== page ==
Over the past few days, the mayor of Toronto has been receiving some unwanted attention. It’s alleged that he smoked crack cocaine with known drug dealers and criminals. Since one of my specializations is in addictions counselling, I couldn’t help but use this opportunity to do a little bit of education on the power of drugs, and in particular, of crack cocaine.
Cocaine comes from the coca leaf, which has been around for millions of years. In 1861, the active ingredient (cocaine hydrochloride) was isolated from the plant. Today, this ingredient is still used for its anesthetic and numbing properties in surgeries and minor ailments.
In 1981, street chemists discovered an easy way of turning cocaine into its base form. Through this method, cocaine could be smoked. The name “crack” comes from the crackling sound the drug makes when its being heated in a pipe.
When crack was first introduced into the U.S., many of its early users were young white professionals – people who had already been using cocaine. However, as dealers realized they could sell small chunks or “rocks” for as low as $5, it soon became popular in less affluent and impoverished neighbourhoods. By the late 80’s, crack cocaine had reached epidemic proportions.
As a general rule, the more quickly a drug reaches your brain, the more addictive it is. When a drug is snorted, it reaches the brain in about 3 minutes. When it’s injected, it reaches the brain in about 15 – 30 seconds. But, when a drug is smoked, it reaches the brain in about 7 – 10 seconds. This is why smoking crack is more addictive than snorting or injecting cocaine: it reaches the brain more quickly than any other method.
“It tastes like more because that is all you want, more. Not like if you smoke a joint, you high. You ain’t looking for no more but this, this is a trip because this little bitty thing that costs $20 is gone in 3 minutes, maybe 5.” 36-year-old recovering crack smoker (Inaba and Cohen, 2004, pg. 99).
Darryl Inaba and William Cohen – two substance abuse experts – have written extensively on the topic of drugs and pharmacology. Here are a few reasons they cite for why people use stimulants like cocaine, crack, and amphetamines.
- The drugs mimic pleasurable body functions. People feel confident, euphoric, and stimulated when using these types of drugs. These drugs stimulate the pleasure and reward centres in the brain.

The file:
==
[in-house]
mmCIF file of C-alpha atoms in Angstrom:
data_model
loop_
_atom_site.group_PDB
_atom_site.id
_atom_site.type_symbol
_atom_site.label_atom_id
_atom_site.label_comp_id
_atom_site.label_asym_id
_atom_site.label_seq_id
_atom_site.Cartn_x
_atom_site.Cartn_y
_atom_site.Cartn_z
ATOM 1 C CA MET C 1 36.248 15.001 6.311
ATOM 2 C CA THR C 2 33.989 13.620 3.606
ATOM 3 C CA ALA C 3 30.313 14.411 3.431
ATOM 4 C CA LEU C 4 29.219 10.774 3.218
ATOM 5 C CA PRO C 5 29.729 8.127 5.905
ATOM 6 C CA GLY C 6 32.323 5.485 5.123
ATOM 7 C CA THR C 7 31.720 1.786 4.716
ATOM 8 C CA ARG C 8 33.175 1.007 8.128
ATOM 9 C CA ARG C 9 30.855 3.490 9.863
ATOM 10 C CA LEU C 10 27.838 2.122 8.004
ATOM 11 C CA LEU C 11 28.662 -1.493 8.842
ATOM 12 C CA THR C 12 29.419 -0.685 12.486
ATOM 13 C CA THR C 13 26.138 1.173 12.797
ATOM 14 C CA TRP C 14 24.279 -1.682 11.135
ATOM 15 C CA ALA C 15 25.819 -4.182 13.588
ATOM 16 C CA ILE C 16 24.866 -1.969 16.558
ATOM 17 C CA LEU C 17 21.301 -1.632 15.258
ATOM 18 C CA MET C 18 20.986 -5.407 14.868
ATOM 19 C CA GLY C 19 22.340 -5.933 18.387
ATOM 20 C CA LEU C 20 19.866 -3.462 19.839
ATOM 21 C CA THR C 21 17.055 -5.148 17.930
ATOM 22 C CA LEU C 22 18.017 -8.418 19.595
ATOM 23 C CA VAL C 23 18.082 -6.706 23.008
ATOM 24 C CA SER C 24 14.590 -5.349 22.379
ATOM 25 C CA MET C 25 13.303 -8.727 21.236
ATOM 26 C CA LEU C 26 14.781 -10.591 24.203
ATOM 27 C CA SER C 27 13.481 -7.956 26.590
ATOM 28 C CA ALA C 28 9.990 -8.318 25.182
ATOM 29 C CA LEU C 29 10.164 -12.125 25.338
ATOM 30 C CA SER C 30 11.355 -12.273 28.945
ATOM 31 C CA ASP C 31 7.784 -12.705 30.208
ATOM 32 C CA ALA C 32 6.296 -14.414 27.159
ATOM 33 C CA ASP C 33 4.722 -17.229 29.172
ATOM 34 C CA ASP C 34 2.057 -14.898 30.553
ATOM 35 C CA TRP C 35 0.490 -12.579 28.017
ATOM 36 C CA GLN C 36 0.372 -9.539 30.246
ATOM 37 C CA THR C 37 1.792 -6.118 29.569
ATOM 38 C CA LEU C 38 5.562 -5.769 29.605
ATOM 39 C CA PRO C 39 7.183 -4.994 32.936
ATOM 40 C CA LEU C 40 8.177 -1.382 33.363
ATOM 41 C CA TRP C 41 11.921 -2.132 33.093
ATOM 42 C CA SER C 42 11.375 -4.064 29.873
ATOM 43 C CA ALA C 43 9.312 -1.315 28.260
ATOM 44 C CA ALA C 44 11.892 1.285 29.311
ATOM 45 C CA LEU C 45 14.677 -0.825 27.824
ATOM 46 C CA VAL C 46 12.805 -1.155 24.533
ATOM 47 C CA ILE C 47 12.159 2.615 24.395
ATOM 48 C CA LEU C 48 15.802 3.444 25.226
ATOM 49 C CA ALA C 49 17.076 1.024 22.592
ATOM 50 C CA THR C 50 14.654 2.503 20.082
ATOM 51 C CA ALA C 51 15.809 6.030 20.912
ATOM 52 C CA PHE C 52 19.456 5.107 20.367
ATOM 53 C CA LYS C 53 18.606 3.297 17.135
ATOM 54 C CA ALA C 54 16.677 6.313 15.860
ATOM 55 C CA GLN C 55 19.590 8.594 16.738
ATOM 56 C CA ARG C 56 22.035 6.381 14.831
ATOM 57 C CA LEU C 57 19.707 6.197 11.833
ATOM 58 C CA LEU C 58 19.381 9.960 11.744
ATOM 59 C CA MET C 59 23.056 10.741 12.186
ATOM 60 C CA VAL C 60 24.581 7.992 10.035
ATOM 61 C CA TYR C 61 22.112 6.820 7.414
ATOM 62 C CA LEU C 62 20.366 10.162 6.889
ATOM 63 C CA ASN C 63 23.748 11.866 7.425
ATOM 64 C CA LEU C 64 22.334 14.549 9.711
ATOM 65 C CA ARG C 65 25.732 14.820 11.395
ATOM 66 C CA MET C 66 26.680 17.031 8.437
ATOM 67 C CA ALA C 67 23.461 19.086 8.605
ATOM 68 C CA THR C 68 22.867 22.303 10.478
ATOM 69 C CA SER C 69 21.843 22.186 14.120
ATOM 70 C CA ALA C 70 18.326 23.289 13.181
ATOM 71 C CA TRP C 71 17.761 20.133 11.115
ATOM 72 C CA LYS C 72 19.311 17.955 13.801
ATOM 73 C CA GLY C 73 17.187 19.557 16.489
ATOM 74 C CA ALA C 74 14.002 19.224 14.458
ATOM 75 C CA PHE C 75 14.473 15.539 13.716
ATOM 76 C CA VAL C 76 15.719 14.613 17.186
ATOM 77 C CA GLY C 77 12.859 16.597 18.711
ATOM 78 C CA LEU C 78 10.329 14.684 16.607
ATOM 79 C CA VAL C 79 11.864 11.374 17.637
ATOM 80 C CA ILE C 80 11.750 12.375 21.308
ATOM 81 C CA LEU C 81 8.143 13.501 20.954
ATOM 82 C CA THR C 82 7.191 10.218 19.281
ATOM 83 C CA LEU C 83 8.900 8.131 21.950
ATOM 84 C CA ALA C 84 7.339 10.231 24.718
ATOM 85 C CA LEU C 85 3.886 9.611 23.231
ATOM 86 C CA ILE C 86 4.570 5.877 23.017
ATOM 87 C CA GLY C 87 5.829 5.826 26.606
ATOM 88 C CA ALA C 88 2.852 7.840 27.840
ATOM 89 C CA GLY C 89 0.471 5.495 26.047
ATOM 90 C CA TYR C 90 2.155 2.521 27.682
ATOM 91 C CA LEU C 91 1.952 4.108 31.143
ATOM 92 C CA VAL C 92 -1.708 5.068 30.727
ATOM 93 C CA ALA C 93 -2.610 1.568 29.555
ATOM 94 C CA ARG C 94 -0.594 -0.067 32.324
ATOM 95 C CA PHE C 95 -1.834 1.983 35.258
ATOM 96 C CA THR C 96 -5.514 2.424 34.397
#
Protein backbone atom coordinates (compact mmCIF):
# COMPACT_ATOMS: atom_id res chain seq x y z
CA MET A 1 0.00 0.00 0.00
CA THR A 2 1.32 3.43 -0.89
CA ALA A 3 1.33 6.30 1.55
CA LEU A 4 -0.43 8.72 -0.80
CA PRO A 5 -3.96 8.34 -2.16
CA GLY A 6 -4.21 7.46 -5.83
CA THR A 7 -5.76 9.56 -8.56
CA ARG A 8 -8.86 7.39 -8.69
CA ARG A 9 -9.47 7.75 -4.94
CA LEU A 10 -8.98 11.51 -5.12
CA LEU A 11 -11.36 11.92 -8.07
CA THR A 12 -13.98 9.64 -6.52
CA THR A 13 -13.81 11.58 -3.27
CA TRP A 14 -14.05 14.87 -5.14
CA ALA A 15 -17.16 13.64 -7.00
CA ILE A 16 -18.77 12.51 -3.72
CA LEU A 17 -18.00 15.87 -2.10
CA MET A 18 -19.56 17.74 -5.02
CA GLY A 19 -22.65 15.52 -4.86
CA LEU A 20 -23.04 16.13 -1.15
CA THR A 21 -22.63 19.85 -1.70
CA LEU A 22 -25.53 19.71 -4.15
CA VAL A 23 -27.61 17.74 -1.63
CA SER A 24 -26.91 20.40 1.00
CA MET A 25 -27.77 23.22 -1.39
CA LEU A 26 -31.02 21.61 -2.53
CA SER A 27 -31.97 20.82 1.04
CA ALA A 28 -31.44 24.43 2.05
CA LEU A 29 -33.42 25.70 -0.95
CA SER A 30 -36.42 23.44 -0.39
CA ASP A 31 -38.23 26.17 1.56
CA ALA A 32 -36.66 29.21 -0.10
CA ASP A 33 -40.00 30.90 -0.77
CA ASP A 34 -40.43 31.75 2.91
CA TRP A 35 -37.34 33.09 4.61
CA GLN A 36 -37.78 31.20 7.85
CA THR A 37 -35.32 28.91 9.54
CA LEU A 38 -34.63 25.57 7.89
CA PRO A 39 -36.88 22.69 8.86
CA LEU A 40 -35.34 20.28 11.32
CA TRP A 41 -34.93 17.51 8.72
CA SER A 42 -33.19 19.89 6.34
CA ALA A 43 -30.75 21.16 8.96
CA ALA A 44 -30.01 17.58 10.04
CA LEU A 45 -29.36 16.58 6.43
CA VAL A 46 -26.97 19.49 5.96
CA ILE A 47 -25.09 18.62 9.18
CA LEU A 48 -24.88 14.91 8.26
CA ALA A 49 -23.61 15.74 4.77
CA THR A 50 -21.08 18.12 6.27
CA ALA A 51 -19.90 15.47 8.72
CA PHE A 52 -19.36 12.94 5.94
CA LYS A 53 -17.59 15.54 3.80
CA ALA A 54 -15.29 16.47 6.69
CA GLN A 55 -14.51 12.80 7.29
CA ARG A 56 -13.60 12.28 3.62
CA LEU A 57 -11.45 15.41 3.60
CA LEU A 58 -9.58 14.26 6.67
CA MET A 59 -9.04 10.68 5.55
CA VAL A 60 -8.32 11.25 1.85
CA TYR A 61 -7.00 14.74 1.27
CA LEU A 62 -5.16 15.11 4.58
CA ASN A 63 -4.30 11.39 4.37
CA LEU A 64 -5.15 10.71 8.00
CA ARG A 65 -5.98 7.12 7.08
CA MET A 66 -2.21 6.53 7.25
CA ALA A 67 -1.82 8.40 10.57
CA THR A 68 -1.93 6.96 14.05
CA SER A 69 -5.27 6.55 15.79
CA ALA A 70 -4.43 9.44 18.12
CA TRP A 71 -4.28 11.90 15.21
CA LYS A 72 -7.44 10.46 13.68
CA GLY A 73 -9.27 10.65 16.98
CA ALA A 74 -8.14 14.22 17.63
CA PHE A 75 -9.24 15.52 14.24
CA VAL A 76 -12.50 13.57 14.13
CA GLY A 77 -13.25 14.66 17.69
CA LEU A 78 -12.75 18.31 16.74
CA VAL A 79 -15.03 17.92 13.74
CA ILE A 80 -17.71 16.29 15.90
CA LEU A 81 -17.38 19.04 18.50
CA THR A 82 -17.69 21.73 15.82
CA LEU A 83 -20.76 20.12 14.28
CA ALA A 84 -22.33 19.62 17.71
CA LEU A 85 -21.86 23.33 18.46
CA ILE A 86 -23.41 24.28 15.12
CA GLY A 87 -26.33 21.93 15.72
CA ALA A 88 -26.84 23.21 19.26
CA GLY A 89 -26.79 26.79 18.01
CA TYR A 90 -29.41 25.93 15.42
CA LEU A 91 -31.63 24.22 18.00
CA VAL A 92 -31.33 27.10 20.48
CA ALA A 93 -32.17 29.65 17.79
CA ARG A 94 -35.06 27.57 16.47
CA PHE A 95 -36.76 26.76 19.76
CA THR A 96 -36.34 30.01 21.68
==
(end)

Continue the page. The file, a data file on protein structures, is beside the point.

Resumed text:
- They want to avoid the crash. When people come down from a stimulant drug (like crack, cocaine, or methamphetamine), they feel intensely depressed. So, they take more of the drug to prevent this from happening.
- They want to block out life’s problems. Whether its stress, a hated job, a difficult relationship, or loneliness, drugs are a way to block out personal worries.
- Hereditary predisposition. Some people’s biology puts them at risk for experiencing certain types of drugs more intensely than other people. In a way, some people are ‘pre-sensitized’ to cocaine and other stimulants.
- Cocaine, in and of itself, creates an intense craving. Stimulant drugs lead the person to keep injecting, snorting, smoking and binging for days at a time, often without the need for sleep. Alcohol and painkillers, on the other hand, can cause the person to pass out.
In the end, I think it’s important to remember that some people feel trapped and imprisoned by these drugs. They may think they’ve got it under control, but when they are prepared to sacrifice their image, reputation, and almost everything they’ve worked for, it puts the power of this disease into perspective.
Hoping this bit of psychology helps in understanding addiction…
Here are some links related to this post:
- Inaba and Cohen (2011). Uppers, Downers, and All Arounders: Physical and mental effects of psychoactive drugs (Seventh Edition). This is an excellent book. I’ve got the fifth edition and refer to it regularly.
- Addiction: It’s more than just a choice
- Psychological Model for Understanding Addiction
- Social Theory of Addictions: The influence of learning and environment
- Addiction from a Spiritual Perspective
- Information on over 40-commonly abused drugs.